# Sum of alternating series using four-digit chopping arithmetic

• drawar
In summary: Ah thanks, I've figure it out already. n is 86 and the sum is 0.5403. Actually the sum is approximated by Maclaurin's series to be cos(1).
drawar

## Homework Statement

Let $a_{n}$ be an alternating series whose terms are decreasing in magnitude. How to compute the sum as precisely as possible using four-digit chopping arithmetic? In particular, apply the method to compute $\sum\limits_{n = 0}^\infty {\frac{{{{( - 1)}^n}}}{{(2n)!}}}$ and specify how the term $\frac{{{{( - 1)}^n}}}{{(2n)!}}$ is obtained.Here is an excerpt from my textbook regarding the definition of finite digit chopping arithmetic:

Any positive real number $y$ can be written in decimal floating point form: $y=0.{d_1}{d_2}{d_3}...{d_k}{d_{k + 1}}{d_{k + 2}}... \times {10^n}$ where each digit $d_{k}$ satises $0 \leq$ $d_{k}$ $\leq 9$ and $d_{1}$ $\neq 0$. To put $y$ to a $k$-digit decimal floating point number, the first method is chopping (a.k.a. rounding towards $0$ or truncation): $fl(y)=0.{d_1}{d_2}{d_3}...{d_k} \times {10^n}$
Here, $fl(y)$ denotes the floating form of $y$.

## The Attempt at a Solution

I was told that calculating by nesting is more precise than calculating term by term, but how to calculate the sum of a series going to infinity? Any hint given is much appreciated, thanks!

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I suggest working backwards from some value of n, and considering each term as a fraction of the one to the left.
E.g. for the target series, one term is -1/2n times the one to the left. So you could start with the max n that gives a nonzero value in four decimal digits. Then add 1, to represent the term to the left, then multiply by -1/(2n-2) to get it relative to the next term to the left, and so on. I.e the sum is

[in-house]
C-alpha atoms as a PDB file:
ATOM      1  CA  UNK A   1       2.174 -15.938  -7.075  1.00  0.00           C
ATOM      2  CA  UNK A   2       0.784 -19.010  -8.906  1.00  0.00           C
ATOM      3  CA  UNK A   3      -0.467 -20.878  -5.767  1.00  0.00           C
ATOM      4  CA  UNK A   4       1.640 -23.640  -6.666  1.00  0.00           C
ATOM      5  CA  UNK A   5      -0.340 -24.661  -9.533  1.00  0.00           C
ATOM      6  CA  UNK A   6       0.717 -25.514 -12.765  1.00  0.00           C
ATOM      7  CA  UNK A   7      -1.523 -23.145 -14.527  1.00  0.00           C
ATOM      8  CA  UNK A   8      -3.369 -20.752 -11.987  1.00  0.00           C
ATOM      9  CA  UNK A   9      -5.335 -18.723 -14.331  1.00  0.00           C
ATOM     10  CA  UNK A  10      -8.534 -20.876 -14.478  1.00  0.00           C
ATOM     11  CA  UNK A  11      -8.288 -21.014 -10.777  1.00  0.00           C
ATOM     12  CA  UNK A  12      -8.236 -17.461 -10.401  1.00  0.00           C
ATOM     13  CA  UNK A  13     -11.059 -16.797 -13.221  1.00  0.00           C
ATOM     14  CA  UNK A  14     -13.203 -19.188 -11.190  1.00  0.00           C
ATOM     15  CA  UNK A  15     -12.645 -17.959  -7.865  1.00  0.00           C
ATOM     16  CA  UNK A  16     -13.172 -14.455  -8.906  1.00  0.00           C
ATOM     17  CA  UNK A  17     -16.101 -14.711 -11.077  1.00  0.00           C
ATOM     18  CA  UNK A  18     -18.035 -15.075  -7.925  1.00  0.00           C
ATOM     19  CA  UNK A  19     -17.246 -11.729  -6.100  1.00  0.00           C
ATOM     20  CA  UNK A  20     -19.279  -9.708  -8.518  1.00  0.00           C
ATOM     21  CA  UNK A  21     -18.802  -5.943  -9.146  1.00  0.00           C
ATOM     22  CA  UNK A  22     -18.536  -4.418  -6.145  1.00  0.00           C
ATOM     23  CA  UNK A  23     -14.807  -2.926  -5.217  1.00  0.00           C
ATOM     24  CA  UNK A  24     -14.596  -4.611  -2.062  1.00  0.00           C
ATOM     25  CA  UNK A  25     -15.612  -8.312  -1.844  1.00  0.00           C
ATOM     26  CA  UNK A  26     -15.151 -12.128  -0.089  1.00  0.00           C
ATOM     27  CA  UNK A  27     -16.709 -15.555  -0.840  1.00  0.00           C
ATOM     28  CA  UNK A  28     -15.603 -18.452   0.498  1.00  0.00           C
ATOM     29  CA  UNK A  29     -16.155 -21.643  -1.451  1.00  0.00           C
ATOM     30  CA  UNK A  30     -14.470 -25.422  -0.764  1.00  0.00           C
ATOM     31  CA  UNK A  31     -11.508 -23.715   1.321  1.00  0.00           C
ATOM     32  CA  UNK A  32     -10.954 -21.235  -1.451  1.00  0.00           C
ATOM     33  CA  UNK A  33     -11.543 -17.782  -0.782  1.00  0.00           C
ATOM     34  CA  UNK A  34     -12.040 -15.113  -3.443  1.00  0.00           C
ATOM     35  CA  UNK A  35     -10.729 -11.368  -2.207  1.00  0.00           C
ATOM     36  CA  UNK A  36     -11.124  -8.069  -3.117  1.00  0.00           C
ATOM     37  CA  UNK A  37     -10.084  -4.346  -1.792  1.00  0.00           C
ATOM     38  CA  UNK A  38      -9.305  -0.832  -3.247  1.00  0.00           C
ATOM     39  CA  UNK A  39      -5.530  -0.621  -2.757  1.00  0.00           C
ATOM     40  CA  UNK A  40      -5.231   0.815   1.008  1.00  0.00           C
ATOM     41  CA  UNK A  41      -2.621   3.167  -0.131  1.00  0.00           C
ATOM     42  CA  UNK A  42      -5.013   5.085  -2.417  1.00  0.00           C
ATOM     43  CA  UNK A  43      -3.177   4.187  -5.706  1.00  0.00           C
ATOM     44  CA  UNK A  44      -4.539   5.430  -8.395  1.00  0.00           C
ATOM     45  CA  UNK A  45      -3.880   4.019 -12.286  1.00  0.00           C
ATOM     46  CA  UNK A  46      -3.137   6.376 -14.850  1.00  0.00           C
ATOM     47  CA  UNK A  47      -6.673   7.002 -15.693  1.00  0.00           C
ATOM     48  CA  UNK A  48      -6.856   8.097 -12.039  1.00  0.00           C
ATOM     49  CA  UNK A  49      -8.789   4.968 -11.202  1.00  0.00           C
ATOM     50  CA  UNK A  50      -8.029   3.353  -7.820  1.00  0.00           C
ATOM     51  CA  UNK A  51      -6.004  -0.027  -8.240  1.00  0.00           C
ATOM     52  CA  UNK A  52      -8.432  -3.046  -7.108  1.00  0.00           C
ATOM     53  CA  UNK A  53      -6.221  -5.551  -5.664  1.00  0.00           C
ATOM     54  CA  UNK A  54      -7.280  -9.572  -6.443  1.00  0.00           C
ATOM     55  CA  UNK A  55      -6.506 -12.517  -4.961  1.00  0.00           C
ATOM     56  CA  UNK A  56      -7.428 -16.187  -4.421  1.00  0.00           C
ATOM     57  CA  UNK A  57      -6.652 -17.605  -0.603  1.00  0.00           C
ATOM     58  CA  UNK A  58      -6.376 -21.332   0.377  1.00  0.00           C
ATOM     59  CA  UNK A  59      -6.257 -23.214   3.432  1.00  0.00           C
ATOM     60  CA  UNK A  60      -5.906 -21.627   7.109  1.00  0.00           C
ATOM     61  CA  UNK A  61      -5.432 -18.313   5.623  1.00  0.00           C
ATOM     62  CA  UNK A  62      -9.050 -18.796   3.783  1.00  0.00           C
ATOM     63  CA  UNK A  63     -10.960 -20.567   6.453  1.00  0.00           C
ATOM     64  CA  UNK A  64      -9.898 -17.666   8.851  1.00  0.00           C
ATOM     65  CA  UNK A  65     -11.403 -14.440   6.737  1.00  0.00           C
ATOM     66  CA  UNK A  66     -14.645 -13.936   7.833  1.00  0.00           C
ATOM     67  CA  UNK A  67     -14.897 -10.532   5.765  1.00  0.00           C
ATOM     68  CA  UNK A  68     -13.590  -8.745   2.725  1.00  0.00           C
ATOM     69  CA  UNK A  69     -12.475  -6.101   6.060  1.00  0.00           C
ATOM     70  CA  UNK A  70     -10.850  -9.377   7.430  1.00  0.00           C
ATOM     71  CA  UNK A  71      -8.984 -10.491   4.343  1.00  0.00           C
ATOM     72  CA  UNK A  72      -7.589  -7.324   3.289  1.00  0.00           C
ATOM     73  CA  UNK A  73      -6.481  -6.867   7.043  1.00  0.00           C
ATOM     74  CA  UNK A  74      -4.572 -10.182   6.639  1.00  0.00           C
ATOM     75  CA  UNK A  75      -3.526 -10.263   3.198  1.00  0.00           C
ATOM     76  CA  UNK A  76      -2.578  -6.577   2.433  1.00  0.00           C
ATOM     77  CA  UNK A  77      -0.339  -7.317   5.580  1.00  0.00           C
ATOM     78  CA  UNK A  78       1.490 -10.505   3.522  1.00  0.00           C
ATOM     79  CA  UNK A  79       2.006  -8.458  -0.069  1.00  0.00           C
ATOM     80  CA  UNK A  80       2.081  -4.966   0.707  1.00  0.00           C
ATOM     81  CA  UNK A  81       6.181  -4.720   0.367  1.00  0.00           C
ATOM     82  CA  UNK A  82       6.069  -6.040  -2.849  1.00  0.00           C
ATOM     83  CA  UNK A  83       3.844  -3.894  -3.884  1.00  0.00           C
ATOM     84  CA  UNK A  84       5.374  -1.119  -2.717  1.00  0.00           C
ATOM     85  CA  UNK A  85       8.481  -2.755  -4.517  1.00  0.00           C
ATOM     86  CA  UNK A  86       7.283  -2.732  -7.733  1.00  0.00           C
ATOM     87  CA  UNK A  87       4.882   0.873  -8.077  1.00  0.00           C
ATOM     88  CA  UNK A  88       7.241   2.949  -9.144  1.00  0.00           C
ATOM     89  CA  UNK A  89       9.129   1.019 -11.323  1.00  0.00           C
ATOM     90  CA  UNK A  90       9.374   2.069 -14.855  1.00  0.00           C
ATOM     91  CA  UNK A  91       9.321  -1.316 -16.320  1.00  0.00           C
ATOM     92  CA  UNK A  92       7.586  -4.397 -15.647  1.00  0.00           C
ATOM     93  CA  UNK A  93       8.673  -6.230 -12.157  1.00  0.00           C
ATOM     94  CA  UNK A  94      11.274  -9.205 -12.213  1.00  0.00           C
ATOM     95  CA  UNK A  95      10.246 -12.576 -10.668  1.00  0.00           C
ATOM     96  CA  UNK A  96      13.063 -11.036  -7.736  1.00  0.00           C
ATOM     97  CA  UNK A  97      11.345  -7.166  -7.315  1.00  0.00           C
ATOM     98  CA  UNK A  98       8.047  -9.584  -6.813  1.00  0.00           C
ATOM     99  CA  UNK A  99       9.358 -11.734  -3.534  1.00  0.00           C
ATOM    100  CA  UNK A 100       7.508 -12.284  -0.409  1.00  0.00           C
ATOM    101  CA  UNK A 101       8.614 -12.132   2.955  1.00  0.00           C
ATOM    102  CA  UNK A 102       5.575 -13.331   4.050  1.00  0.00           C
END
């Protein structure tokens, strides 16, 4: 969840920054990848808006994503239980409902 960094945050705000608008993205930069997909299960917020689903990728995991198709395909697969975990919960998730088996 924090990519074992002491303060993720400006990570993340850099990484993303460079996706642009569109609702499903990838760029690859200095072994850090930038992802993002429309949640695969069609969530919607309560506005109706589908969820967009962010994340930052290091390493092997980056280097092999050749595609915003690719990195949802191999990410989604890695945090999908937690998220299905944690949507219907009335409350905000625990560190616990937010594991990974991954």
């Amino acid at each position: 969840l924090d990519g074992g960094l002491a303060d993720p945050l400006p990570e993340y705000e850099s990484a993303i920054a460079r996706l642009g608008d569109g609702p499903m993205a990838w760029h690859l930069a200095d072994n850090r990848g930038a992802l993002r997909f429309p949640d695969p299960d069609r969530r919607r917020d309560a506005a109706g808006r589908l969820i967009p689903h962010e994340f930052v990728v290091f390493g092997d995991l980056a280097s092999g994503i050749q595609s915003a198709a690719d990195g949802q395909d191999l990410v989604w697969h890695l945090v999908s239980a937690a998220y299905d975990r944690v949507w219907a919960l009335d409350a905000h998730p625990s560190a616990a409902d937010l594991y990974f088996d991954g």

1 +(-1/2)(1+(-1/4)(1+(-1/6)(1+...

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haruspex said:
I suggest working backwards from some value of n, and considering each term as a fraction of the one to the left.
E.g. for the target series, one term is -1/2n times the one to the left. So you could start with the max n that gives a nonzero value in four decimal digits. Then add 1, to represent the term to the left, then multiply by -1/(2n-2) to get it relative to the next term to the left, and so on. I.e the sum is
1 +(-1/2)(1+(-1/4)(1+(-1/6)(1+...

haruspex said:
So you could start with the max n that gives a nonzero value in four decimal digits

Oh, that solved the infinity problem, but how do we come up with such n? I was given a function to simulate the 4-digit chopping arithmetic in MATLAB:
function y=fl(x)
if x==0.0,
y=0.0;
return
end
c=floor(log10(abs(x)))-3;
y=fix(x*10^(-c))*10^c;
return

As for the sum, should it be:
$- \frac{1}{2}\left( {1 - \frac{1}{{12}}\left( {1 - \frac{1}{{30}}\left( {1 - \frac{1}{{56}}\left( {1 - ...} \right)} \right)} \right)} \right)$?

Thanks!

If possible for a given series, I would suggest calculating the the series in pairs, positive and negative, so that you don't lose precision in the subtraction.

This method is possible and somewhat useful for this particular series but the terms decrease too fast to show this to its best advantage.

Joffan said:
If possible for a given series, I would suggest calculating the the series in pairs, positive and negative, so that you don't lose precision in the subtraction.